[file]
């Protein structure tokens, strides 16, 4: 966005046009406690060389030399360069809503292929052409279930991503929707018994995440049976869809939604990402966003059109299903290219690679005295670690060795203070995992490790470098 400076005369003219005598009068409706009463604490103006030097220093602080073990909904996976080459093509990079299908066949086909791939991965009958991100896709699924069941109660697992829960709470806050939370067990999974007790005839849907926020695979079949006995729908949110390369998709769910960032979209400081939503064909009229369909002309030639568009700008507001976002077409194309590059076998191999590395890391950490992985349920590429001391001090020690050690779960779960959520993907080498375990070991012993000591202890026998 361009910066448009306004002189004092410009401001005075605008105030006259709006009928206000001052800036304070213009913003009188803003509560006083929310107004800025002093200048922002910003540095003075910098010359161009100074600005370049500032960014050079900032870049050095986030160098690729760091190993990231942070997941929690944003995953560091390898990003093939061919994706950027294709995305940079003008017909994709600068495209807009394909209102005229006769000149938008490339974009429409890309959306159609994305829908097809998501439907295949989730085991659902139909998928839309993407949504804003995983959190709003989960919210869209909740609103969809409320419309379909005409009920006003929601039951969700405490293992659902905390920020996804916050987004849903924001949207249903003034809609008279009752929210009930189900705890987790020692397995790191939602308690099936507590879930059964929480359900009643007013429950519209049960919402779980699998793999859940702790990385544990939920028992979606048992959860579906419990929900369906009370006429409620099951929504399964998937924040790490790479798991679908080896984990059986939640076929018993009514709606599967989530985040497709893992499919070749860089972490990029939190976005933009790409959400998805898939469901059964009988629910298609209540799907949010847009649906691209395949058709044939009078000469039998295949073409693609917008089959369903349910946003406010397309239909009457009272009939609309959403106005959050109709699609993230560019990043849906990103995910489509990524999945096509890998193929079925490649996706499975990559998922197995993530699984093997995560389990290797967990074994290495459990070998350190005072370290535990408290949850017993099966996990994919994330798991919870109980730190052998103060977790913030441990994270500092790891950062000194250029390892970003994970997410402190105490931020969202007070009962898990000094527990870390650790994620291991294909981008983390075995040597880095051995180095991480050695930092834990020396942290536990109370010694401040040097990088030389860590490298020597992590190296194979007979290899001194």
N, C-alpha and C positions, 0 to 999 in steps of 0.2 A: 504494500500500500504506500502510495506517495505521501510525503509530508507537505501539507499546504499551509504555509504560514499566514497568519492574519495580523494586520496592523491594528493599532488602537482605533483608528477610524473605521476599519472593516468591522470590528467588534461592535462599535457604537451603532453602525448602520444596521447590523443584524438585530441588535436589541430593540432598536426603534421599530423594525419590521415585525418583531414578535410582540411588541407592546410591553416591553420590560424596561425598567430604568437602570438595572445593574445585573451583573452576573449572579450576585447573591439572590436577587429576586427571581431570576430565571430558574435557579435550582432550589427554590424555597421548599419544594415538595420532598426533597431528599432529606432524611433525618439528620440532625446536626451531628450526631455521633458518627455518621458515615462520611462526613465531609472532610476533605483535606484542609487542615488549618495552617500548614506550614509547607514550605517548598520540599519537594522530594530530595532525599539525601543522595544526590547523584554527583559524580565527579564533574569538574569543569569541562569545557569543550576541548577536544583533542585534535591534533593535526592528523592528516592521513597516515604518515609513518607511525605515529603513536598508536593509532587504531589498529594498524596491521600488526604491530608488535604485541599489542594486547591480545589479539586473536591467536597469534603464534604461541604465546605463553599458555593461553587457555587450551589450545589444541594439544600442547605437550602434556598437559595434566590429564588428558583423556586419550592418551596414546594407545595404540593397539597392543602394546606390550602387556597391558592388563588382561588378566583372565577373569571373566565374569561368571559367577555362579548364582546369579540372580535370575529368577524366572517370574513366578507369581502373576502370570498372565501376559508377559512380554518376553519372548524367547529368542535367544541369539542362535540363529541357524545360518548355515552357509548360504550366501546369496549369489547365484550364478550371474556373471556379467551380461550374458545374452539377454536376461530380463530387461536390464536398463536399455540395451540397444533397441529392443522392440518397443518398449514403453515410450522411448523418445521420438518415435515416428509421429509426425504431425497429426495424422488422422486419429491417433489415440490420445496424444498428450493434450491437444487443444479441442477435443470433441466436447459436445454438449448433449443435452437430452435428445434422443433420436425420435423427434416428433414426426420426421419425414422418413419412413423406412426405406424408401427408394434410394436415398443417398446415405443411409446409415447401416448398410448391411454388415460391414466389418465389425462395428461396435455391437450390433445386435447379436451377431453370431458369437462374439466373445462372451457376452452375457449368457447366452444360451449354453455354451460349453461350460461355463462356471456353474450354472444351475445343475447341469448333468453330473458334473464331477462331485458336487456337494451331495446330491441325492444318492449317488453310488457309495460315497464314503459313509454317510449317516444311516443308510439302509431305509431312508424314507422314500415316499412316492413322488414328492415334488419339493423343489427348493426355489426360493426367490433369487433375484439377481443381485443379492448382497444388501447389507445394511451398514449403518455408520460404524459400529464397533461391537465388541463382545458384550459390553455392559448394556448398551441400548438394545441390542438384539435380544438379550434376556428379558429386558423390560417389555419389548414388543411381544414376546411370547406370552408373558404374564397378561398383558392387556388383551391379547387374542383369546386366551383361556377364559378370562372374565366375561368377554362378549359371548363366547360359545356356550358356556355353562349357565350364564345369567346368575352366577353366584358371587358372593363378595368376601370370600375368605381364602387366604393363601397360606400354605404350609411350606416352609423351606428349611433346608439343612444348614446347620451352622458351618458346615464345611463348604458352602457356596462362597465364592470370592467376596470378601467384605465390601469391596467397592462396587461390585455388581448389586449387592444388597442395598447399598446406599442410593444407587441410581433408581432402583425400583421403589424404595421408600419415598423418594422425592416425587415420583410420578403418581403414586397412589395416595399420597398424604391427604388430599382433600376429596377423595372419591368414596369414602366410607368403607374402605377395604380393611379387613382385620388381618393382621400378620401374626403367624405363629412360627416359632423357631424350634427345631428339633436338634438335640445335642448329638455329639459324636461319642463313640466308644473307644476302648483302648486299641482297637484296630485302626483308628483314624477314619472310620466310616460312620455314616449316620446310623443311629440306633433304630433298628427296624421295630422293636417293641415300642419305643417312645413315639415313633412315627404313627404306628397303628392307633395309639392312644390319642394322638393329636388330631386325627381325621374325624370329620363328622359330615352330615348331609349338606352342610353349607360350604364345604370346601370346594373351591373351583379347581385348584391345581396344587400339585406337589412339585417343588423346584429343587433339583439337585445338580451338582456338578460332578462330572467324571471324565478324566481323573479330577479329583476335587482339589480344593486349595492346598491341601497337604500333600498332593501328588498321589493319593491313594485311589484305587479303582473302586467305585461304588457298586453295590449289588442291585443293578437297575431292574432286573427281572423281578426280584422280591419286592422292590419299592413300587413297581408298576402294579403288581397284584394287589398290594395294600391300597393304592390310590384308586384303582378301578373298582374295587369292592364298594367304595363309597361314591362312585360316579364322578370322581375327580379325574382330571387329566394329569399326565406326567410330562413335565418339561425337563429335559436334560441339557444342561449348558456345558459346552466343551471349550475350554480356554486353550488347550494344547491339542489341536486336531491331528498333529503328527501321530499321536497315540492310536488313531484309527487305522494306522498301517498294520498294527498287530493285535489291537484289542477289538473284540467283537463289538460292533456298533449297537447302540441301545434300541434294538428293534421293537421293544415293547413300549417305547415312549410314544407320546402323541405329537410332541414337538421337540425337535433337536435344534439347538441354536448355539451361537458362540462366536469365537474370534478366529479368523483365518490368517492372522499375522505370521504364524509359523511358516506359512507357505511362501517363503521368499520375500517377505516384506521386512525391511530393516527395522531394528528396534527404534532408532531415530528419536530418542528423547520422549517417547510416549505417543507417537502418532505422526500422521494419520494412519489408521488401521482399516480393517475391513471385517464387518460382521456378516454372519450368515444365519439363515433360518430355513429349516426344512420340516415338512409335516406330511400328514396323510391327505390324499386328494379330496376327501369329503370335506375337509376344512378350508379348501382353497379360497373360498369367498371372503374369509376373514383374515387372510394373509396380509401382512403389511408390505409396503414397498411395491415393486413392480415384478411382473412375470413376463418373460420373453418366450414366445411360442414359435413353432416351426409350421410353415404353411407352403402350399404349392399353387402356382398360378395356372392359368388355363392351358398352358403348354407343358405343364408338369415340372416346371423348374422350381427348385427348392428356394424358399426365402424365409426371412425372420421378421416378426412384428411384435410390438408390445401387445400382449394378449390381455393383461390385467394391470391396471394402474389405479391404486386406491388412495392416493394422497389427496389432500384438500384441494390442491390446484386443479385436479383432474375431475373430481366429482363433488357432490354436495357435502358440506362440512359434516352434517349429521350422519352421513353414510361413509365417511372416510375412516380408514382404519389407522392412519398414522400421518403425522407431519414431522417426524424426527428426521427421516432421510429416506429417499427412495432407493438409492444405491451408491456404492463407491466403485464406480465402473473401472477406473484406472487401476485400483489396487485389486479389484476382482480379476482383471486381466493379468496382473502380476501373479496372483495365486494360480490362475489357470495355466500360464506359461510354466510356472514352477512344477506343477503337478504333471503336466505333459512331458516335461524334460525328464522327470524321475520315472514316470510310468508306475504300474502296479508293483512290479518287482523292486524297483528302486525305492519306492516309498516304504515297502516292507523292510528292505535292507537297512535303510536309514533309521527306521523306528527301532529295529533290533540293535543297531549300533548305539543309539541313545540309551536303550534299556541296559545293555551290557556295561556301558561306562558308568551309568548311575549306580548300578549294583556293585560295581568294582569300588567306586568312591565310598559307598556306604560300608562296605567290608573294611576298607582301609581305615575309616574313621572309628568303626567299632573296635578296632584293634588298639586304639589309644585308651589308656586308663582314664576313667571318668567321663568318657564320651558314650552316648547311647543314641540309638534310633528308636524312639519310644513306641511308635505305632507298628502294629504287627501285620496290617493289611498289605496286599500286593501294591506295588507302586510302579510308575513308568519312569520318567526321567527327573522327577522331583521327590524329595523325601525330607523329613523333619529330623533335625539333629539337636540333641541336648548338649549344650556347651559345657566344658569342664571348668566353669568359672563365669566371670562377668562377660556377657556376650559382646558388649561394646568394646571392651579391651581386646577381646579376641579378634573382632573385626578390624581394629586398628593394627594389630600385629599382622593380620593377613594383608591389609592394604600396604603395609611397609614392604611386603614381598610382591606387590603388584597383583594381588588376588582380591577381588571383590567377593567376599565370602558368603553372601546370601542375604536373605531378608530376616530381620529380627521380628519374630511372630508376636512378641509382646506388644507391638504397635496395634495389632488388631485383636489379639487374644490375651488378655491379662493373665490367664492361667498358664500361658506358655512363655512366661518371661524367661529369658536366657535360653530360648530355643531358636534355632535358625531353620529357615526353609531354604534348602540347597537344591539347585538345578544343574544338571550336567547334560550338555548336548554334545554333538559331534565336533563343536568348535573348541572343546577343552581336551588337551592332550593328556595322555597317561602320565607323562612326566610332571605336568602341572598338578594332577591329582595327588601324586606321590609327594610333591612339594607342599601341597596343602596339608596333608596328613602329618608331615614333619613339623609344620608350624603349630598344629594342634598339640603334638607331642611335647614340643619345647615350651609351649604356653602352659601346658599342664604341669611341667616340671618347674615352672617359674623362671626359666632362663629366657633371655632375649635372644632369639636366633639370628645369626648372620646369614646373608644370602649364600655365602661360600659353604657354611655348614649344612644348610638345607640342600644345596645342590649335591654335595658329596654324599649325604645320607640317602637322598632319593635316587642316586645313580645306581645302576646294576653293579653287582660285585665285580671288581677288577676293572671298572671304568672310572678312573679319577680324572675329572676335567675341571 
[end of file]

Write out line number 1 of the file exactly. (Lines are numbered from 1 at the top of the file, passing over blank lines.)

């Protein structure tokens, strides 16, 4: 966005046009406690060389030399360069809503292929052409279930991503929707018994995440049976869809939604990402966003059109299903290219690679005295670690060795203070995992490790470098 400076005369003219005598009068409706009463604490103006030097220093602080073990909904996976080459093509990079299908066949086909791939991965009958991100896709699924069941109660697992829960709470806050939370067990999974007790005839849907926020695979079949006995729908949110390369998709769910960032979209400081939503064909009229369909002309030639568009700008507001976002077409194309590059076998191999590395890391950490992985349920590429001391001090020690050690779960779960959520993907080498375990070991012993000591202890026998 361009910066448009306004002189004092410009401001005075605008105030006259709006009928206000001052800036304070213009913003009188803003509560006083929310107004800025002093200048922002910003540095003075910098010359161009100074600005370049500032960014050079900032870049050095986030160098690729760091190993990231942070997941929690944003995953560091390898990003093939061919994706950027294709995305940079003008017909994709600068495209807009394909209102005229006769000149938008490339974009429409890309959306159609994305829908097809998501439907295949989730085991659902139909998928839309993407949504804003995983959190709003989960919210869209909740609103969809409320419309379909005409009920006003929601039951969700405490293992659902905390920020996804916050987004849903924001949207249903003034809609008279009752929210009930189900705890987790020692397995790191939602308690099936507590879930059964929480359900009643007013429950519209049960919402779980699998793999859940702790990385544990939920028992979606048992959860579906419990929900369906009370006429409620099951929504399964998937924040790490790479798991679908080896984990059986939640076929018993009514709606599967989530985040497709893992499919070749860089972490990029939190976005933009790409959400998805898939469901059964009988629910298609209540799907949010847009649906691209395949058709044939009078000469039998295949073409693609917008089959369903349910946003406010397309239909009457009272009939609309959403106005959050109709699609993230560019990043849906990103995910489509990524999945096509890998193929079925490649996706499975990559998922197995993530699984093997995560389990290797967990074994290495459990070998350190005072370290535990408290949850017993099966996990994919994330798991919870109980730190052998103060977790913030441990994270500092790891950062000194250029390892970003994970997410402190105490931020969202007070009962898990000094527990870390650790994620291991294909981008983390075995040597880095051995180095991480050695930092834990020396942290536990109370010694401040040097990088030389860590490298020597992590190296194979007979290899001194």